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NHS a central issue for the July 4 election

NHS a central issue for the July 4 election
By Beth Gault
23 May 2024

Prime minister Rishi Sunak has announced there will be a general election on 4 July, with the health service set to be a key issue. 

Mr Sunak, leader of the Conservative party, has announced five priorities if his party is to continue in government after July, one of which is to cut the waiting lists in the NHS.

Speaking on BBC Radio 4’s Today Programme this morning (23 May), Mr Sunak said that NHS waiting lists had not fallen ‘as much as I would like’ since his tenure as prime minister began in October, which was ‘disappointing’.

He said: ‘We haven’t made as much progress on NHS waiting lists as I would like, but they have now fallen by 200,000 over the past few months and actually the NHS have published data showing that if it wasn’t for the industrial action, they would have fallen by almost half a million and we would have met the pledge.’

He added that they had hired more doctors and nurses so ‘we’ve got the staff we need in the future’, that they are working on creating a ‘smoke free generation’, and that it was now ‘easier for you to go and see your pharmacist rather than your GP’.

Last week, Labour leader Sir Kier Starmer set out his party’s election pledges, including to cut hospital waiting lists by providing an extra 40,000 NHS appointments and operations per week.

He said this pledge, along with five other election commitments, were the ‘first steps’ the party would take if they won the election.

In his speech on 16 May, he said: ‘The ambition is there, to make that happen we’ve got to operate at weekends and evenings, we’ve got to pay staff for the shifts.

‘That is why we’ve already had the starting discussions about the staff about how that will work because I don’t want to waste any time in the first 100 days of a Labour government on discussions I could be having now, so our ambition is to get that up as quickly as possible.’

The Liberal Democrats have also pledged ‘fair access to good public services’ as one of their five themes for their ‘fair deal’ plan.

Green party co-leader, Carla Denyer, said the party’s manifesto would be coming out in ‘a few weeks’ but that one of its key priorities would be protecting the NHS from privatisation and making sure that it’s properly funded.’

Health leaders have called on the political parties to ensure the NHS is central to their plans.

Matthew Taylor, chief executive of the NHS Confederation, said: ‘The next government, quite literally, has the population’s lives in its hands.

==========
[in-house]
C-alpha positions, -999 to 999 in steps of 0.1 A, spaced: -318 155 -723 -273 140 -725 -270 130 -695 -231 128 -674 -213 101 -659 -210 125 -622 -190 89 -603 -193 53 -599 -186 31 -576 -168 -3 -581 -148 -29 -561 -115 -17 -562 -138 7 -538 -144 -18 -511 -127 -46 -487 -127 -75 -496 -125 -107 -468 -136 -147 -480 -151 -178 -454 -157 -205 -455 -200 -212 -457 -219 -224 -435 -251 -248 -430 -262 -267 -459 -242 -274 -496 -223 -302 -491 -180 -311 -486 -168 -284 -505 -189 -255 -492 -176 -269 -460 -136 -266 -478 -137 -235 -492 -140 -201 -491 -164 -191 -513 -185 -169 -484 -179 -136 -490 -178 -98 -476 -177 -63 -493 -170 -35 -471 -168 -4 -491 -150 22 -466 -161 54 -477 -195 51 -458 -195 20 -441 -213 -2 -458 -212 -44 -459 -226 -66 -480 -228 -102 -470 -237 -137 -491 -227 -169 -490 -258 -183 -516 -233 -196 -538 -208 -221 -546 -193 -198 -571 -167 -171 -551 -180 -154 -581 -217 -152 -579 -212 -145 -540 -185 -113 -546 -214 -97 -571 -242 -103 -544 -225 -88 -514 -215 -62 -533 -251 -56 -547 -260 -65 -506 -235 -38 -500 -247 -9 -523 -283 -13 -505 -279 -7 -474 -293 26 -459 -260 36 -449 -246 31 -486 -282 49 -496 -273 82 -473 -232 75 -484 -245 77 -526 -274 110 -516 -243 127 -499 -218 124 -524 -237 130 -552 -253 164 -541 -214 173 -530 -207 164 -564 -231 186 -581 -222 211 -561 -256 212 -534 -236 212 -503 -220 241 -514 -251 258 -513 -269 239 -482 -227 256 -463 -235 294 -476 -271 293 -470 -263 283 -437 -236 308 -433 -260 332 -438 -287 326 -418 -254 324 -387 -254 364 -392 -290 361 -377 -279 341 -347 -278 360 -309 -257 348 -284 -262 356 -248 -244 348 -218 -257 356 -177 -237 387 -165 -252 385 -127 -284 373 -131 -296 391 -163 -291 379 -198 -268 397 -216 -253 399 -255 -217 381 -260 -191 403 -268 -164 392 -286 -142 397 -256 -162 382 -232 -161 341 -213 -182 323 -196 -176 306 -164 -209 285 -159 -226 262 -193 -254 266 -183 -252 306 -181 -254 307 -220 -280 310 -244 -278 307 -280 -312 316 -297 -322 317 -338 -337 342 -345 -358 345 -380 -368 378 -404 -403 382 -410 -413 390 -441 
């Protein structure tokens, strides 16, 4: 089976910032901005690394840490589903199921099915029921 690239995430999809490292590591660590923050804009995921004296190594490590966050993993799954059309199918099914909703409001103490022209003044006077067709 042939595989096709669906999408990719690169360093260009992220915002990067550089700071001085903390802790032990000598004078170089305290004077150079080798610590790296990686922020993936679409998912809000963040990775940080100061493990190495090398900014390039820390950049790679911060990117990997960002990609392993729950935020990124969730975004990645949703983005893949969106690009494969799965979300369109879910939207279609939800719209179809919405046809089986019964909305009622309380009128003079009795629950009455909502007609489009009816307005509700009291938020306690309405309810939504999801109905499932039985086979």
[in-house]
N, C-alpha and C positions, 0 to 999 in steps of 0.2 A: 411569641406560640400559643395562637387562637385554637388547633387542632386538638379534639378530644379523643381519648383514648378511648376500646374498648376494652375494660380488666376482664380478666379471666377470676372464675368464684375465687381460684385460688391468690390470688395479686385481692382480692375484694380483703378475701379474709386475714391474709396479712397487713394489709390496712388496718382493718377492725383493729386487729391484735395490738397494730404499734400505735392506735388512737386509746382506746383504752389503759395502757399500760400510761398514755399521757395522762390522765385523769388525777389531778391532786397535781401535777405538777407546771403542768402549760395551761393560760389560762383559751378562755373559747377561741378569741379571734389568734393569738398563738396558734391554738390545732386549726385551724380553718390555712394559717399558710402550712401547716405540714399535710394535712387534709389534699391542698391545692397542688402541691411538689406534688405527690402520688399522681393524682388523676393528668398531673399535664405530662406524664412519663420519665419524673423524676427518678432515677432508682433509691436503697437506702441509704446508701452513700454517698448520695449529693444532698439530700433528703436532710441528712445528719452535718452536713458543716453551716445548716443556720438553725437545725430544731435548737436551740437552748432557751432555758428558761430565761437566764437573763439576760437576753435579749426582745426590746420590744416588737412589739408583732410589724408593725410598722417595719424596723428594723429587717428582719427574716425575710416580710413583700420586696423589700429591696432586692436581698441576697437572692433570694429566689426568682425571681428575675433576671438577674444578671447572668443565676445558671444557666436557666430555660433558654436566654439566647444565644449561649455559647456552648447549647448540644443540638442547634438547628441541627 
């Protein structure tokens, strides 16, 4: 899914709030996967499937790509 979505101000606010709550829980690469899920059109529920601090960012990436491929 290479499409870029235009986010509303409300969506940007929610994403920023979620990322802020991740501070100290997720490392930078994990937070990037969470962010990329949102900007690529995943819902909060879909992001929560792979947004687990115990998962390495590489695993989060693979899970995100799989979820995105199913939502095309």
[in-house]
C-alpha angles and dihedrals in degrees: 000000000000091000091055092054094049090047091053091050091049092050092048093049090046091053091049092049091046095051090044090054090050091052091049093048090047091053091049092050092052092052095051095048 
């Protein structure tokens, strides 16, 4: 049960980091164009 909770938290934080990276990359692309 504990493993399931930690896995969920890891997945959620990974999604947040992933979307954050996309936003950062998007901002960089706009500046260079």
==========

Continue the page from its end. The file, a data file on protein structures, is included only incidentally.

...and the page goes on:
‘As we head into the election season, political parties must remember that a healthier nation is not only beneficial to our day-to-day lives but it supports the safe running of the NHS and wider economy. Our evidence shows that every £1 of investment in the NHS returns £4 to the economy in gross value added (GVA).

‘Since the last election, the NHS has gone through its most difficult years with it responding to a global pandemic, growing waiting lists, staffing pressures and strikes, and rising ill health. In the face of these challenges, its 1.4 million staff continue to deliver their very best for their patients but the road to recovery is long.’

He added that health leaders are ‘clear’ on what the NHS needs to be able to thrive, including working ‘even harder to spend every healthcare pound as effectively as possible’.

‘We are at a turning point for the NHS and political parties have a choice to make on what they want their legacy to be if they are granted the keys to Downing Street. Simply put, the next government’s commitment to the NHS will shape our own health and wellbeing, and those of generations to come,’ he said.

Sir Julian Hartley, chief executive, NHS Providers, urged politicians to ‘rally around the next generation NHS’.

‘We need health services fit for the future with patients and communities at the heart of conversations,’ he said.

‘Public satisfaction with the NHS is at an all-time low, reflecting many people’s experiences of the relentless pressure on GPs, hospitals, ambulances and mental health and community health services. But public support for the fundamental principles of the NHS remains rock-solid.

‘Demand for health and social care services is increasing and getting more complex as providers and staff work flat out in tough conditions to give patients safe, first-class care.

‘The next government and the NHS must work hand in hand to create the picture of health for the nation we all want to see.’

Meanwhile, The King’s Fund has said a future government should focus on three priorities: improving access to out-of-hospital care, making careers in health and social care more attractive, and tackling the biggest risk factors affecting people’s health.

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